A recent windfall at Charles Schwab (NASDAQ:SCHW) will trickle all the way down to shareholders' pockets. The leading discount stock broker saw its shares climb 7% yesterday after announcing a massive buyback and a special one-time dividend.

Why is Schwab feeling so generous at the moment? It just completed the sale of its U.S. Trust wealth management business to Bank of America (NYSE:BAC) over the weekend. Fortified with after-tax proceeds of $2.7 billion, the company is issuing a special $1-per-share dividend and kicking off a $2.3 billion repurchase program.

The buyback will take the form of a Dutch auction, with interested investors tendering their shares at a price between $19.50 and $22.50 per share. The broker will then buy back the 84 million shares offered at the lowest prices (though all shares will be cashed out at the highest of the qualifying offers).

Sure, there was chatter about Schwab using some of that money to make a meaty acquisition. Rivals TD AMERITRADE (NASDAQ:AMTD) and E*Trade (NYSE:ETFC) are itching to consolidate, leading me to wonder whether this will all ultimately lead to one giant discount broker called E*AmeriSchwab

For now, it seems Schwab is content to keep its shareholders fed. The dividend will create healthy pocket change, while the share repurchase cashes out jittery stockholders. Now Schwab needs to earn the buyback. A successful tender offer will make earnings go farther, since they'll be divided among fewer shares.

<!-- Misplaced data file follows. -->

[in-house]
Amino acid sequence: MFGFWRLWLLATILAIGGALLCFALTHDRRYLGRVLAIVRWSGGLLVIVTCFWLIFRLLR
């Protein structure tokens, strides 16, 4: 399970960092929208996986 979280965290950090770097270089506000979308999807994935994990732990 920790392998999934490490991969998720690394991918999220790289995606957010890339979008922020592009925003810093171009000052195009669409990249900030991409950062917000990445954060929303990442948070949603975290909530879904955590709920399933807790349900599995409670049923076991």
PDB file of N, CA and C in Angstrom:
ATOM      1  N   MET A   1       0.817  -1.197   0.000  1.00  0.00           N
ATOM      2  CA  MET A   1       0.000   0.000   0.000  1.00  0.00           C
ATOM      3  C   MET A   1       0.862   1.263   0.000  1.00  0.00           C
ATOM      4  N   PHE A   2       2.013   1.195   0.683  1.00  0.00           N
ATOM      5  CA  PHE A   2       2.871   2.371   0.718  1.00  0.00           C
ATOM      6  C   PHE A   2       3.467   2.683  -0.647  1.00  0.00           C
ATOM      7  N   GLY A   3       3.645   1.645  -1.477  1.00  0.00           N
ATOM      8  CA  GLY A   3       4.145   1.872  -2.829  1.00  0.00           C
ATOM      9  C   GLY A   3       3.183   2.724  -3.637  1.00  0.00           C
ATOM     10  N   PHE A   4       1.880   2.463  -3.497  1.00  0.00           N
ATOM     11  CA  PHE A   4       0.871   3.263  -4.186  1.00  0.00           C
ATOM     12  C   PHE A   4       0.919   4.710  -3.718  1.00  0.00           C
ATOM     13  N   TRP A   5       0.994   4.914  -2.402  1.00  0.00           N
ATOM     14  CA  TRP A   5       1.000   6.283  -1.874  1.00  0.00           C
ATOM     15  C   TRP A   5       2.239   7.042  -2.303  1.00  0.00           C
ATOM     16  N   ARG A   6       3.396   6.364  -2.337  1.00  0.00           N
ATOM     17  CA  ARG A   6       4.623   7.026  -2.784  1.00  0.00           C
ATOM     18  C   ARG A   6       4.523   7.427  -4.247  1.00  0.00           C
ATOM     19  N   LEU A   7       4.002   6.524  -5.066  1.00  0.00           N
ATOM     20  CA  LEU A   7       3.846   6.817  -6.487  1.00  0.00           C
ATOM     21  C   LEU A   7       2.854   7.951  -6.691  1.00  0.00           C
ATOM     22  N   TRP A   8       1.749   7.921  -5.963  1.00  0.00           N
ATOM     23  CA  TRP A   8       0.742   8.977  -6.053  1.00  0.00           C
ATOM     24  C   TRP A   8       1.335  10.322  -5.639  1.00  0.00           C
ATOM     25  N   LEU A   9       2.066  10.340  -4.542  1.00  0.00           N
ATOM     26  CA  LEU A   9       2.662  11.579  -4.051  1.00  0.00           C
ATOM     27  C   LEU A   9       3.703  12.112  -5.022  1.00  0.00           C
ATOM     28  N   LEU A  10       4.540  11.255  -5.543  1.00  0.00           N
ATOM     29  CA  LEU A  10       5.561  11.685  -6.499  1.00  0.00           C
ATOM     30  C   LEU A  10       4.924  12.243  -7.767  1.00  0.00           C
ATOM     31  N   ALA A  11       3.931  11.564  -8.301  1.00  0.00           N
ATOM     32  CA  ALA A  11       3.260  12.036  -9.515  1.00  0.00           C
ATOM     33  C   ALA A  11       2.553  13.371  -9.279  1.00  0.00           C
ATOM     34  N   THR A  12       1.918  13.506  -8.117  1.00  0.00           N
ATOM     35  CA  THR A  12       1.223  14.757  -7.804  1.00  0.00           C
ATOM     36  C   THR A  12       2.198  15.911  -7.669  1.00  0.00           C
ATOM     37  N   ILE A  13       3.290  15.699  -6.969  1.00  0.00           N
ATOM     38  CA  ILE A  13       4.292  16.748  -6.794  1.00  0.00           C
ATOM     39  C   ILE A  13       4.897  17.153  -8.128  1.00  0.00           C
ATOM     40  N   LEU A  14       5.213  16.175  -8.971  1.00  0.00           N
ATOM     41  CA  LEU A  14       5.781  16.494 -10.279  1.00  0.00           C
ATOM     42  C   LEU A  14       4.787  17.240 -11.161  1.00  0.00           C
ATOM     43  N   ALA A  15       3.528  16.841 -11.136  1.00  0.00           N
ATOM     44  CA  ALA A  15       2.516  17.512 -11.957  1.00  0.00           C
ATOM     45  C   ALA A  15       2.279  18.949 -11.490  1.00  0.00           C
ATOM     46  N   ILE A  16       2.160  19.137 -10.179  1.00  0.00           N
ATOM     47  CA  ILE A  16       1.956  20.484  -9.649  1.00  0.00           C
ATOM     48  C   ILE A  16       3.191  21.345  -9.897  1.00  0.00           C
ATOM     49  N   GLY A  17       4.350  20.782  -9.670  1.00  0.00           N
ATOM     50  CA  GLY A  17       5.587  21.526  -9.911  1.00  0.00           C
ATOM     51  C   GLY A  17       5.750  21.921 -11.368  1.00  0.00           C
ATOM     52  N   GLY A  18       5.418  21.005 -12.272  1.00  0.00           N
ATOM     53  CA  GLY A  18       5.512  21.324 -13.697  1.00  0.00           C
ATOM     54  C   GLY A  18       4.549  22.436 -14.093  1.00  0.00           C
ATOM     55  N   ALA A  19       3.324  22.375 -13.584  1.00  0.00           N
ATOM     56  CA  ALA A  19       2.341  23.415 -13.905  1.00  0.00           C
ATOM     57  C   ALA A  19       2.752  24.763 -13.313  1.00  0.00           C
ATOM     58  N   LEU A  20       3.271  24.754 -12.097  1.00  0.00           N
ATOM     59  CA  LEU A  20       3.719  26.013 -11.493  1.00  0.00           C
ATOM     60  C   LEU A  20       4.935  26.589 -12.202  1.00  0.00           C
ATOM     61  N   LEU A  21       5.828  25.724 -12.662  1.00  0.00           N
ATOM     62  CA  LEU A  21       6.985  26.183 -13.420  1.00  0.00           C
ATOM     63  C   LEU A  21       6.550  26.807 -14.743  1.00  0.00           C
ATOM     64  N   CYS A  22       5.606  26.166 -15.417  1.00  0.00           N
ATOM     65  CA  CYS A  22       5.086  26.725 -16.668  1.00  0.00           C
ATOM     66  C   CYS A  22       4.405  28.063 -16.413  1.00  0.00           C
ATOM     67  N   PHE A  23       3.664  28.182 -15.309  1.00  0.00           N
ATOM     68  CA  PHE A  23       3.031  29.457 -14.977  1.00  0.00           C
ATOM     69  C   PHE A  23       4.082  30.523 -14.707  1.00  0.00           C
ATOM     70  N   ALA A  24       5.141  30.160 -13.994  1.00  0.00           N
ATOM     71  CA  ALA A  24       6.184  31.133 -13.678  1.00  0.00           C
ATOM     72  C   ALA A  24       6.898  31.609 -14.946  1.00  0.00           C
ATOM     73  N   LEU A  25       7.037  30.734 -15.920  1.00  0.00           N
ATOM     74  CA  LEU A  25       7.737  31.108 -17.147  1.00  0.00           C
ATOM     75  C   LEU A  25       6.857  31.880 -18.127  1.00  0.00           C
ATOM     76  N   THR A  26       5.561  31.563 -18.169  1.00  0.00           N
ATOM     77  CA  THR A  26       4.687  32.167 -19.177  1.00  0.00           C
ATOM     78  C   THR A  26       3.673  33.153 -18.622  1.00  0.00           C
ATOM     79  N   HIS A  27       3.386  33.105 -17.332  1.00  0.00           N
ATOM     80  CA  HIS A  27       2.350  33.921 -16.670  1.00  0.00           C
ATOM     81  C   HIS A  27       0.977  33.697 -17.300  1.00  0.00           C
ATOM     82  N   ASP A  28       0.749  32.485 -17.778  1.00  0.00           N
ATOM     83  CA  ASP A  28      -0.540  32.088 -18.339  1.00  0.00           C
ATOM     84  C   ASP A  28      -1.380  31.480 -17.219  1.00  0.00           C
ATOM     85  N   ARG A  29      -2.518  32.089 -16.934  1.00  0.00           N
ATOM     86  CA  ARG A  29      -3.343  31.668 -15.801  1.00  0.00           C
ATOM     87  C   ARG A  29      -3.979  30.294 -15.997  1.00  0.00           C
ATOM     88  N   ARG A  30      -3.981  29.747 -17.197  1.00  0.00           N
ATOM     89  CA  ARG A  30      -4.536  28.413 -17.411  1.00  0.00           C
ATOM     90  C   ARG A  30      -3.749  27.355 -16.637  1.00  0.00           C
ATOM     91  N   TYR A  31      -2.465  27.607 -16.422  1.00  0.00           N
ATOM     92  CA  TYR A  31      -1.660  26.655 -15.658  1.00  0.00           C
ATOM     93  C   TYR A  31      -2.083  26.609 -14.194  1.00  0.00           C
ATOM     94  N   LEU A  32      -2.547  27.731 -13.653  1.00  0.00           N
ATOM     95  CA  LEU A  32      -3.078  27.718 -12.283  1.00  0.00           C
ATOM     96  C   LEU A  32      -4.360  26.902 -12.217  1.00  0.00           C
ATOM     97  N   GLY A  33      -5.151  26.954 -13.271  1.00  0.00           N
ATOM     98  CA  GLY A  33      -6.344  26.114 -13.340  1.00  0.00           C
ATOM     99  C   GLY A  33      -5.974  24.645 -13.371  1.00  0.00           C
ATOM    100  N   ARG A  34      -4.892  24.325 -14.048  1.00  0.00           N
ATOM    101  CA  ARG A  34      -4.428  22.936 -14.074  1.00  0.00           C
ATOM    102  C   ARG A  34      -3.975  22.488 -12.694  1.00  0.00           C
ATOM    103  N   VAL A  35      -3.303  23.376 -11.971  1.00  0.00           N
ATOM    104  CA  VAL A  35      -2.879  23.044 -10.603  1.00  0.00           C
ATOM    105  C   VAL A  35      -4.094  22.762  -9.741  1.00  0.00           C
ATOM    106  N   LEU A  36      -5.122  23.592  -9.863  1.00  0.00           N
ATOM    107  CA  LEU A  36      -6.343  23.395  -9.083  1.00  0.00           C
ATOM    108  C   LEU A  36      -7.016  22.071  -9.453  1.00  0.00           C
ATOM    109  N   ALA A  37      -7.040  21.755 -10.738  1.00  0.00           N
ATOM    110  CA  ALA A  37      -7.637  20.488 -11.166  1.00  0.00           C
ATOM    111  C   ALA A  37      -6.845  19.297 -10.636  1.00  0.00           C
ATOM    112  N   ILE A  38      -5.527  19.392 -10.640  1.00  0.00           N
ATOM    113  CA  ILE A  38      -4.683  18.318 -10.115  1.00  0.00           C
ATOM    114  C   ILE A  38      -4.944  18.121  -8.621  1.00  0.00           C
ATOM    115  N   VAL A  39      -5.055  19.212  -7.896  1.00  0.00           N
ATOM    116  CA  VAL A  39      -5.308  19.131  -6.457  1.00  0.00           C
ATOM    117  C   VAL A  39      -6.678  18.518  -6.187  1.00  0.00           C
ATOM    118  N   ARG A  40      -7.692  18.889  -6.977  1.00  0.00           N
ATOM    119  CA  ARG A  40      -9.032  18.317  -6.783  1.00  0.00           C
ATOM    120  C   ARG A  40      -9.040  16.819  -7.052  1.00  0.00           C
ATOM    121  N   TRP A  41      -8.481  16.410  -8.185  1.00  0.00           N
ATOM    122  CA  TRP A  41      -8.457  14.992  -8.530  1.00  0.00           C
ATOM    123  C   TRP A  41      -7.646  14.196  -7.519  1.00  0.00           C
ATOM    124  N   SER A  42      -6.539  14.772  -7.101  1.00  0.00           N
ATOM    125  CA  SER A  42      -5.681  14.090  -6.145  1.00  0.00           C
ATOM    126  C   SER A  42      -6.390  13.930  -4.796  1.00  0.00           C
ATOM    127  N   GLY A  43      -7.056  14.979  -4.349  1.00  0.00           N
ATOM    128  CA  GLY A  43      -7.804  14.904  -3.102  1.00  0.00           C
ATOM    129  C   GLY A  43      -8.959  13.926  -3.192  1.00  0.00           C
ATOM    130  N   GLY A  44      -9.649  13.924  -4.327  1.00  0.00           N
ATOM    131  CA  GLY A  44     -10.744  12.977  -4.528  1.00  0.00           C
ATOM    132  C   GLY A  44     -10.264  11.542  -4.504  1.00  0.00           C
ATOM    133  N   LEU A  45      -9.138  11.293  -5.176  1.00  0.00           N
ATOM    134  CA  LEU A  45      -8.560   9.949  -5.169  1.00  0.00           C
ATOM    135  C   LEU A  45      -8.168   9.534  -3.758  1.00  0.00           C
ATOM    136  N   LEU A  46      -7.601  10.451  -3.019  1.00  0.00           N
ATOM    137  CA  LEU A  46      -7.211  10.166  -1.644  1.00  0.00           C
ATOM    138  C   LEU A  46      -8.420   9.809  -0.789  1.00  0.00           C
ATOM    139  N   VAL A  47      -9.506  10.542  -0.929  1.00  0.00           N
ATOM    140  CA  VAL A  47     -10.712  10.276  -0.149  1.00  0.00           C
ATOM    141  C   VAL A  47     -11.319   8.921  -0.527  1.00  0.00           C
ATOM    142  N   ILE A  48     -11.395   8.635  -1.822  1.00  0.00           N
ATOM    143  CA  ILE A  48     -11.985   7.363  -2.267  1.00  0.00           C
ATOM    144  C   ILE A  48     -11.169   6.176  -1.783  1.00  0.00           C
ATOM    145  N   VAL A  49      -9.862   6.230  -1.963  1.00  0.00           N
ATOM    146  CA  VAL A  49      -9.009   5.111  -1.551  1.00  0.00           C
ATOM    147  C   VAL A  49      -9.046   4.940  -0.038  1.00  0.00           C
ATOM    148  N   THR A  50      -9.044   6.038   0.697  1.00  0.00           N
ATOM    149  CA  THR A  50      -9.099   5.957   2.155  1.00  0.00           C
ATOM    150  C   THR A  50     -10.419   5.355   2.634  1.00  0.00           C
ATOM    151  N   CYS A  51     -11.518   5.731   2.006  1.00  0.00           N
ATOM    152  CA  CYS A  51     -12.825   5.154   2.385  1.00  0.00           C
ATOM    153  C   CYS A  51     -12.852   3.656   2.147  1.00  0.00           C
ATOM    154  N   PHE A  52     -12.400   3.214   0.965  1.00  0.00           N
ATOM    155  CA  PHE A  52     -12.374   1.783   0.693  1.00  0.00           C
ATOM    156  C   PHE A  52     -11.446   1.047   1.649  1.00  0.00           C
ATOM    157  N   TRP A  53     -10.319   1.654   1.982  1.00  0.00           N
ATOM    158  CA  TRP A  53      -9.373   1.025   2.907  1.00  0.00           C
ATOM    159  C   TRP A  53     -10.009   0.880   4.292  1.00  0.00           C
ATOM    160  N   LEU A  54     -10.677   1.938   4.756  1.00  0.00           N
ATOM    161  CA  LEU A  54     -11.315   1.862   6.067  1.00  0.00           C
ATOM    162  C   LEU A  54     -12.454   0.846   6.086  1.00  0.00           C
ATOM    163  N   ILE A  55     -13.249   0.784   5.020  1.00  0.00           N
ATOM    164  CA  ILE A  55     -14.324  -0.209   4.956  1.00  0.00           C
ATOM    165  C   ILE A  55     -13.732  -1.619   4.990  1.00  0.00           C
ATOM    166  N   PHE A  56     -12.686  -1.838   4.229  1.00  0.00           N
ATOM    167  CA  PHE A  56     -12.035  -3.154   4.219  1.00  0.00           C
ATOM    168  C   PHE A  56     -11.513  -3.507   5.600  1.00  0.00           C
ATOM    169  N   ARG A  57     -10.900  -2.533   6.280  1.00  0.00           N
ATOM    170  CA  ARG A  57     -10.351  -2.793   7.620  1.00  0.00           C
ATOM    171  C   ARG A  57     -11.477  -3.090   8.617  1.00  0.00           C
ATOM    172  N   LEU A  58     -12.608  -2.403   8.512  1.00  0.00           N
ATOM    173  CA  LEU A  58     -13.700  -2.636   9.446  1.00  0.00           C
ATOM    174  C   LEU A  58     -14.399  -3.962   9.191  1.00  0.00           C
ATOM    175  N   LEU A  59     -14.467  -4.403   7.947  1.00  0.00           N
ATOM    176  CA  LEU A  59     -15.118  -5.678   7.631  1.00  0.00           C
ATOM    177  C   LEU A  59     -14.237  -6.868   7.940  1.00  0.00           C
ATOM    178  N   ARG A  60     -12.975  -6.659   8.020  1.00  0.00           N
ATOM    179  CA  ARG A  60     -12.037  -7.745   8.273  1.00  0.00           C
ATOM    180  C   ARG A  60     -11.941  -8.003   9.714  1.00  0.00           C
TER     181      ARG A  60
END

If that's the ultimate prize, I'll take it. E*AmeriSchwab can wait.

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Longtime Fool contributor Rick Munarriz has been trading exclusively through discount brokers since 1990 but he does not own shares in any of the companies in this story. He is also part of the Rule Breakers newsletter research team, seeking out tomorrow's ultimate growth stocks a day early. The Fool has a disclosure policy.

This article represents the opinion of the writer, who may disagree with the “official” recommendation position of a Motley Fool premium advisory service. We’re motley! Questioning an investing thesis -- even one of our own -- helps us all think critically about investing and make decisions that help us become smarter, happier, and richer.